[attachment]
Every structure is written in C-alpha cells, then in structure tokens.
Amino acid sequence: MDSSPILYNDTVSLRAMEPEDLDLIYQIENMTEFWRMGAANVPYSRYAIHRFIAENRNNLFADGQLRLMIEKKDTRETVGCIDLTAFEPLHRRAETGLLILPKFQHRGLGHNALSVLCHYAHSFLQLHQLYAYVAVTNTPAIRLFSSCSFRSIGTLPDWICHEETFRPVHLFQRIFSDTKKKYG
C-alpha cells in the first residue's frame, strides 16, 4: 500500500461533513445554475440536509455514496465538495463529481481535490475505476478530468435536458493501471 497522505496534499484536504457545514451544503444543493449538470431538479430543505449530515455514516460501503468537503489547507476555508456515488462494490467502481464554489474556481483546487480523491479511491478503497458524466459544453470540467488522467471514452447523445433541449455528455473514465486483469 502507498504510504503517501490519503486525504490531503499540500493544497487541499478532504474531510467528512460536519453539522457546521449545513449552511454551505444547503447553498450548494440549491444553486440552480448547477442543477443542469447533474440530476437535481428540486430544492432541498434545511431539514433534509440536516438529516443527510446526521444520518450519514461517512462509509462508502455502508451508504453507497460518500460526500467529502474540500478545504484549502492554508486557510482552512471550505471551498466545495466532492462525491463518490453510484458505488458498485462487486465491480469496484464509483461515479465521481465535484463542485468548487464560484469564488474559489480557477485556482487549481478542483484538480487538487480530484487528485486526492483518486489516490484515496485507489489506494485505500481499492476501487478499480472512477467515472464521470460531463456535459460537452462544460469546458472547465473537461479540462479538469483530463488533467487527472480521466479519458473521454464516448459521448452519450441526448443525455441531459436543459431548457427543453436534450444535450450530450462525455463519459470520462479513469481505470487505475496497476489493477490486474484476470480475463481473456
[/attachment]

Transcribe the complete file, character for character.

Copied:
Every structure is written in C-alpha cells, then in structure tokens.
Amino acid sequence: MDSSPILYNDTVSLRAMEPEDLDLIYQIENMTEFWRMGAANVPYSRYAIHRFIAENRNNLFADGQLRLMIEKKDTRETVGCIDLTAFEPLHRRAETGLLILPKFQHRGLGHNALSVLCHYAHSFLQLHQLYAYVAVTNTPAIRLFSSCSFRSIGTLPDWICHEETFRPVHLFQRIFSDTKKKYG
C-alpha cells in the first residue's frame, strides 16, 4: 500500500461533513445554475440536509455514496465538495463529481481535490475505476478530468435536458493501471 497522505496534499484536504457545514451544503444543493449538470431538479430543505449530515455514516460501503468537503489547507476555508456515488462494490467502481464554489474556481483546487480523491479511491478503497458524466459544453470540467488522467471514452447523445433541449455528455473514465486483469 502507498504510504503517501490519503486525504490531503499540500493544497487541499478532504474531510467528512460536519453539522457546521449545513449552511454551505444547503447553498450548494440549491444553486440552480448547477442543477443542469447533474440530476437535481428540486430544492432541498434545511431539514433534509440536516438529516443527510446526521444520518450519514461517512462509509462508502455502508451508504453507497460518500460526500467529502474540500478545504484549502492554508486557510482552512471550505471551498466545495466532492462525491463518490453510484458505488458498485462487486465491480469496484464509483461515479465521481465535484463542485468548487464560484469564488474559489480557477485556482487549481478542483484538480487538487480530484487528485486526492483518486489516490484515496485507489489506494485505500481499492476501487478499480472512477467515472464521470460531463456535459460537452462544460469546458472547465473537461479540462479538469483530463488533467487527472480521466479519458473521454464516448459521448452519450441526448443525455441531459436543459431548457427543453436534450444535450450530450462525455463519459470520462479513469481505470487505475496497476489493477490486474484476470480475463481473456